James Sunderland calls for the UK to be a world leader in electric vehicles

James Sunderland calls for the UK to be a world leader in electric vehicles, an expansion of the rapid charging fund to increase the number of charging points and an wider role for local government in this area.

James Sunderland (Bracknell) (Con)

Once again, I commend the hon. Member for Warwick and Leamington (Matt Western) for giving me the opportunity to support him. He has been a proud champion of this subject for many years, and I am proud to join him in this debate.

For me, the issue is a no-brainer. It is about the environment, cost and pollution. Embracing this important issue is the right thing to do. It is also a huge opportunity for the UK. It is what I call non-discretionary; we have to act, and we have to act quickly. It pleases me that both the major parties are aligned on this. Last year’s Labour manifesto aspired to end

“new sales of combustion engine vehicles”

by 2030. I agree with that. The Conservative manifesto wanted to invest £1 billion in

“a fast-charging network to ensure that everyone is within 30 miles”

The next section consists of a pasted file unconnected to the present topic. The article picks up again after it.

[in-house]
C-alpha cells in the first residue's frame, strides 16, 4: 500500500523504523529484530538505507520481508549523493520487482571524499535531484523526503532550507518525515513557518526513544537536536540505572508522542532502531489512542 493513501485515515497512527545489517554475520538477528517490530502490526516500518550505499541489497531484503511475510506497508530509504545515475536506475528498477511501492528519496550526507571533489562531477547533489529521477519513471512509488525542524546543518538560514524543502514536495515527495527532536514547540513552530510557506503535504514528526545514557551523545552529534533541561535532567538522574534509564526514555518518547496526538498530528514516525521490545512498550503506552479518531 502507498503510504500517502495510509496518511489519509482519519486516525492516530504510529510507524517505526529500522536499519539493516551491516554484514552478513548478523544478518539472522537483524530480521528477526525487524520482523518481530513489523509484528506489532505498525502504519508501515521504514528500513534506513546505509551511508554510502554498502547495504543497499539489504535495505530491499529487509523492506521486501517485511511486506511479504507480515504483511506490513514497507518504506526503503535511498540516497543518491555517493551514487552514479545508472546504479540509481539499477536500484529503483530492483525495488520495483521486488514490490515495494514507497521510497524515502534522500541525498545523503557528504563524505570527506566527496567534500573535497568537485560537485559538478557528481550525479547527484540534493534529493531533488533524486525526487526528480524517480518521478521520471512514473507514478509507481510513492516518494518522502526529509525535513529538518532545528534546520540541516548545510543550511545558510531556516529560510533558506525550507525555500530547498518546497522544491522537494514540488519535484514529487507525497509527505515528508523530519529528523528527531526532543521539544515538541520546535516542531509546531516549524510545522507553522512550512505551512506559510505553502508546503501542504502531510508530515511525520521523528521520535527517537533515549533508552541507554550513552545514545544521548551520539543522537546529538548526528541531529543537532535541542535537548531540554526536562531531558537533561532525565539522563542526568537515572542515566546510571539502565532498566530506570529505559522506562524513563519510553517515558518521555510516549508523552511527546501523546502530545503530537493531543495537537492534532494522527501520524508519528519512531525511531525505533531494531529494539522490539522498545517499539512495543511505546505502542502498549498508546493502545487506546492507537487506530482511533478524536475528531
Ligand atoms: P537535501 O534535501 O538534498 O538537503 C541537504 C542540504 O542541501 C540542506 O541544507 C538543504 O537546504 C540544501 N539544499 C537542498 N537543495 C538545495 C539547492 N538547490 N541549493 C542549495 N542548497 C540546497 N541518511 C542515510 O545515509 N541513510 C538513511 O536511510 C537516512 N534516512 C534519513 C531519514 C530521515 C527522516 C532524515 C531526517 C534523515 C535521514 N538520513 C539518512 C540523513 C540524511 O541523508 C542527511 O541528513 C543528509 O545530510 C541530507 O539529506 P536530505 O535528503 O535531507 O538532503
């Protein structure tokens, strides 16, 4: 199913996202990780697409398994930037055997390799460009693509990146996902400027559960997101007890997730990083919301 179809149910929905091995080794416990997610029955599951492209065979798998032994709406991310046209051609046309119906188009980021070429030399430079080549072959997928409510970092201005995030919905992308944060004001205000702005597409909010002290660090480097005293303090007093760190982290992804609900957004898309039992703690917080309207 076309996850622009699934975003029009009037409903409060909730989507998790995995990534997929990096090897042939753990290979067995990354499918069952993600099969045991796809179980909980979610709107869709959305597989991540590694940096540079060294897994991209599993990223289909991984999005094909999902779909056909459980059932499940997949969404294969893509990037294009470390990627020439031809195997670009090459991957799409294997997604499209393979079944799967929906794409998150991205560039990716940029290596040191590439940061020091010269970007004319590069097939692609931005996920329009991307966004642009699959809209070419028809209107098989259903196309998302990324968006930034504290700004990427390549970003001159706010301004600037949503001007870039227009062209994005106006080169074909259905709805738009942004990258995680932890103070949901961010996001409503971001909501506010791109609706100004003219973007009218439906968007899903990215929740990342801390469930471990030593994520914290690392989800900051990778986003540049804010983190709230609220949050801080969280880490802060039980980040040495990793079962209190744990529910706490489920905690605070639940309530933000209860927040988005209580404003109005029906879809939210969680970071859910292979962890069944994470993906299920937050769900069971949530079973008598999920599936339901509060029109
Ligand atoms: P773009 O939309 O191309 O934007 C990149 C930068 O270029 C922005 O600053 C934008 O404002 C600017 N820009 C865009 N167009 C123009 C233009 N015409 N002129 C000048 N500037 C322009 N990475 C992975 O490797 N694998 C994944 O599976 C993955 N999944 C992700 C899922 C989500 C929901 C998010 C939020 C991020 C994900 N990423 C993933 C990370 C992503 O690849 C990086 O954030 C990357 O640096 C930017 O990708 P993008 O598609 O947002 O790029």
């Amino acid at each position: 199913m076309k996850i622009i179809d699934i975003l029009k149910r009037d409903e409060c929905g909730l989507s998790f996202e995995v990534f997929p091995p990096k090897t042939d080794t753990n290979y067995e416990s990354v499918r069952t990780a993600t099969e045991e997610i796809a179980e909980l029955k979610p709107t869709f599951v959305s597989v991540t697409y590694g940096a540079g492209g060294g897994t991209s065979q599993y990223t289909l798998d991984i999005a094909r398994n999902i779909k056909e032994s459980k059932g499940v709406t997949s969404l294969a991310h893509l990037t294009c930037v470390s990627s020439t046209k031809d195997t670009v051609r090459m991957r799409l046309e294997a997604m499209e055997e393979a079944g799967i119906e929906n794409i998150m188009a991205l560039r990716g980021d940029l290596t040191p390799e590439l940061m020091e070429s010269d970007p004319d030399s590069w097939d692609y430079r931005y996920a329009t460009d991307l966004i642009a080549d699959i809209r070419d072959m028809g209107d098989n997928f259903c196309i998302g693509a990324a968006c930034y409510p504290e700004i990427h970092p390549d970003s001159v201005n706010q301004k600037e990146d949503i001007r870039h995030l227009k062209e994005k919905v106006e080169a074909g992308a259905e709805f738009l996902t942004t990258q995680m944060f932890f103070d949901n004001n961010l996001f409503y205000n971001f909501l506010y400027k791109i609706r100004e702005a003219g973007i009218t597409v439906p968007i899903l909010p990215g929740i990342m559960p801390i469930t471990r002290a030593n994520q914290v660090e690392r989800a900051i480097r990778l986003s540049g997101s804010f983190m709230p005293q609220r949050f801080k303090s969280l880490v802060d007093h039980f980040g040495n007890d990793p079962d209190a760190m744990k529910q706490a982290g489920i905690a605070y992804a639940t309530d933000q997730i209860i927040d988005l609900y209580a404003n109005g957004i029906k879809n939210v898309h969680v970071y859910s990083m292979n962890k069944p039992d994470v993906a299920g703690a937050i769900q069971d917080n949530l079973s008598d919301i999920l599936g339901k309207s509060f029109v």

of a charger. Again, I commend both.

I want to talk briefly about electric cars and charging, and then I will make some recommendations. First, the electric car market is growing quickly, with more than ​142,000 pure electric cars on the road as of today, and 339,000 plug-in models, or so-called hybrids. Electric models accounted for 6.4% of all new registrations this year and hybrid 10%. In August 2020, notwithstanding covid-19, there was a 78% increase in pure electric registrations compared with the same month last year. This is happening whether we like it or not. It will be consumer-driven to the point where the Government might follow suit rather than lead it.

Charging is a major issue. As of 2019, there were just over 8,000 petrol stations in the UK that could fill up more than one car at one time. Some 50% of the charging points are fast, but it still takes three hours to charge each vehicle. Changes are therefore needed rapidly to expand the number of charging points across the UK.

I will finish with some recommendations. The roads are good in the UK, so, ultimately, this is about improved charging points. The rapid charging fund of £500 million should be expanded. I agree that there should be an expanded role for local government. Let us invest in it the power to make changes locally. Motorsport, of which I am a huge fan, needs to race in this area. At Pikes Peak, two records were broken in successive years with electric vehicles. Formula E is also an exemplar. The lessons from motorsport can certainly drive this issue.

I want the UK to be a world leader. Why not? We did it with McLaren and ventilators, and other car manufacturers. It is something we have to do. We have an opportunity post Brexit to lead the world on this, and I commend that idea.

Hansard